Stockholm: Swedes love hearty fare that will get them through their cold winters, so dumplings and meatballs are popular. But herring also finds its way on the cultural menu here. Lingonberry jam is another typical addition, providing a sweet zing to people's plates. Delicate pancakes are a national dish, too, but they don't make an appearance at breakfast; rather, they're reserved for dessert. Salty black licorice (an acquired taste) is another typical sweet treat. Sweden has a strong coffeehouse culture, and you can expect to catch locals having their daily fika (snack break) every afternoon.
Copenhagen: Considering Copenhagen was once home to Hans Christian Andersen, the famed author of "The Little Mermaid," "The Ugly Duckling," and "Thumbelina," it's no surprise that this city has loads of kid-friendly appeal. To start, the entire city is anchored around Tivoli Gardens, a charming amusement park dating back to the 1800s and packed with classic bumper cars, star flyers, and roller coasters. Those looking for a little fairy-tale photo-op can head to the city's northern waterfront to snap a picture with the iconic "Little Mermaid" statue. Kids also get a kick out of the open-air museum, which lets them experience a storybook Danish village. For budding scientists, the Tycho Brahe Planetarium gives plenty to wonder about. The city's sheer walkability means getting around with kids is easy, and the amount of bakeries offering wienerbrød means tasty pit stops are always close at hand.
Stockholm: Kids' imaginations catch fire at the Vasa Museum, thanks to its towering ship representing every pirate movie come to life. Exhibits here are geared toward a variety of ages and the gift shop holds model ships, so younger visitors can take home their own version. Grona Lund amusement park, located on the same island as the Vasa, gives another type of thrill with coasters, tilt-a-whirls, and a haunted house. For older kids that appreciate a bit of kitsch, ABBA The Museum is worth a visit. Stockholm's open-air museum, Skansen, also allows kids to wander through a charming reproduction of Swedish life with farmsteads, houses, and even a children's zoo. As the city is more spread out, Stockholm can be a bit more challenging with little ones, but the country's coffee-break culture (fikas) means there's always a place to rest your feet and regroup.
Copenhagen: Denmark's capital is a compact city, and if you stay in a central hotel, you can cover most of it on foot. Walking and biking are your best bets for getting around. Copenhagen even has a solid bike-share program if you need to crisscross from one side of the city to another. Buses, the metro, and taxis are also on hand, but less necessary.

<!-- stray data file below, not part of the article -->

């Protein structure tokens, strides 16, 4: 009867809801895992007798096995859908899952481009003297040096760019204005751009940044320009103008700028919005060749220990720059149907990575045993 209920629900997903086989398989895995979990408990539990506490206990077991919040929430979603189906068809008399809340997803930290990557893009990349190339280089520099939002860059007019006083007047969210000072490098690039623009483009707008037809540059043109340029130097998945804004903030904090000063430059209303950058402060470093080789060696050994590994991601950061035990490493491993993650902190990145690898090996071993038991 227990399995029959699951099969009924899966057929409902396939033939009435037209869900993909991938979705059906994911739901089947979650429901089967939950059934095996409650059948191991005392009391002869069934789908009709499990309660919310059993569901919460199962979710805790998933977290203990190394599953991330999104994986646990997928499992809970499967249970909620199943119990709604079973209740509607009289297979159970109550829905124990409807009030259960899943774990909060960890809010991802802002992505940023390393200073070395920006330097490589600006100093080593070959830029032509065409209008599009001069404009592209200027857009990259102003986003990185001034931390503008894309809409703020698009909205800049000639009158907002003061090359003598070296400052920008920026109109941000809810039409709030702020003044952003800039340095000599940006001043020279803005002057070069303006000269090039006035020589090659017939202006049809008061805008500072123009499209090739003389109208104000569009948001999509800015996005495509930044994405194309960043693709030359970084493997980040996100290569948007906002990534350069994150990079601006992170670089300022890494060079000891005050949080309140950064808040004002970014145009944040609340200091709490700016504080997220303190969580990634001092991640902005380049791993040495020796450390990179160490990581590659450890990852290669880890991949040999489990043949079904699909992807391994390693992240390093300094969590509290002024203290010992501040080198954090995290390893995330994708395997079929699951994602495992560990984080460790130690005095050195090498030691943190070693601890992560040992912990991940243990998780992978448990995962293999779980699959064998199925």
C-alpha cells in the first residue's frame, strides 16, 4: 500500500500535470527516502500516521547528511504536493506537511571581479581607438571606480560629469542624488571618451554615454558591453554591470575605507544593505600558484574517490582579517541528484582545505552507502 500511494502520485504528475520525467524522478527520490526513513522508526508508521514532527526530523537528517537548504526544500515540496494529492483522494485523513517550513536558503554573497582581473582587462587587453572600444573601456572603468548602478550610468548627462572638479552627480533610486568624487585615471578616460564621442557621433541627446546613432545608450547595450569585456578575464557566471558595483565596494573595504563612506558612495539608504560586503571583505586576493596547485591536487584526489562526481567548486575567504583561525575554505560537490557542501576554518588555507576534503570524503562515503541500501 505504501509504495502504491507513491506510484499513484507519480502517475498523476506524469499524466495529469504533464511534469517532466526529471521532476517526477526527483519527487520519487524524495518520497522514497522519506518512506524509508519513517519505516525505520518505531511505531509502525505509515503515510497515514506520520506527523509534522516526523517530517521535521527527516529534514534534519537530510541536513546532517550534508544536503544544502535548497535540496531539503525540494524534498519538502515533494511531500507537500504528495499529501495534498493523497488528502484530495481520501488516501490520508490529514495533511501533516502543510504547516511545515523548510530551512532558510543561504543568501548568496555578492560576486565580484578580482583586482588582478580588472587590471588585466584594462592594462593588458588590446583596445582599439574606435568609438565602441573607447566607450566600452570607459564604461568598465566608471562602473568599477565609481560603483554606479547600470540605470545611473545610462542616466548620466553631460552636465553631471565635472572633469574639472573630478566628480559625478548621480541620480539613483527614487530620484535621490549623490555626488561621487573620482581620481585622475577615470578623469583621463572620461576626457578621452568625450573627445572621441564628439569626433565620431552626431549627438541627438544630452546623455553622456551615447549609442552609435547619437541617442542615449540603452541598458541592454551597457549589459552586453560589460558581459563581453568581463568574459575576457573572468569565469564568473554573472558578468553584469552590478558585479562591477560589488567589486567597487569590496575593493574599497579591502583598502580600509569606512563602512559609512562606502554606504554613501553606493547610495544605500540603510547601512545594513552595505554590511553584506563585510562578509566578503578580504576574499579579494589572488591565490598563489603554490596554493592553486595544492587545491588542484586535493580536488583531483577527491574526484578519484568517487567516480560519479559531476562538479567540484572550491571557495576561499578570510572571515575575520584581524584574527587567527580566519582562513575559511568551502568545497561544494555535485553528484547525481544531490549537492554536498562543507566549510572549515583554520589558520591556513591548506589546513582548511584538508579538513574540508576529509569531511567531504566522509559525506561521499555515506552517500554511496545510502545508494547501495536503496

Stockholm: Compared to Copenhagen, Stockholm's attractions are more spread out and split up among its various islands. Parts of it can be quite hilly, too. But thankfully, it has a helpful public transit system to tackle all of it. From the metro to buses to ferries handling several waterway crossings, the public transportation the city has in place is efficient and relatively inexpensive. Bike shares and taxis are also available, although the latter can add up.
Copenhagen: When it comes to day trips, Copenhagen offers something Stockholm can't: the ability to hop into another country. The Swedish city of Malmo, located just across the bridge, provides the perfect excursion. Malmo offers its own castle, town square, and contemporary art gallery to explore, plus the bragging rights of hitting a second country in one trip. Another popular side trip is the Louisiana Art Museum, known throughout the art world for its incredible sculpture garden paired with streamlined architecture. The UNESCO World Heritage site of Kronborg Castle is popular excursion, too, especially for Shakespeare fans who know it as the setting for Hamlet.
Stockholm: While Stockholm doesn't offer the ability to easily skip across the border into another country, it does have more pretty castles within reach. With sprawling grounds and a hint of Versailles, Drottningholm Palace makes an excellent side trip, just an hour away by train or 20 minutes by car. Considered the royal family's summer escape, it makes a pretty good getaway for non-royals, too. Travelers can also take a bus or rent a car to drive an hour north to Uppsala, a gothic university town that could be considered the Cambridge of Sweden. But part of Stockholm's charm is that it's easy to leave the city and get lost in the nature of some neighboring islands, like Fejan, where travelers can rent kayaks and rowboats and feel far away from the urban crowds.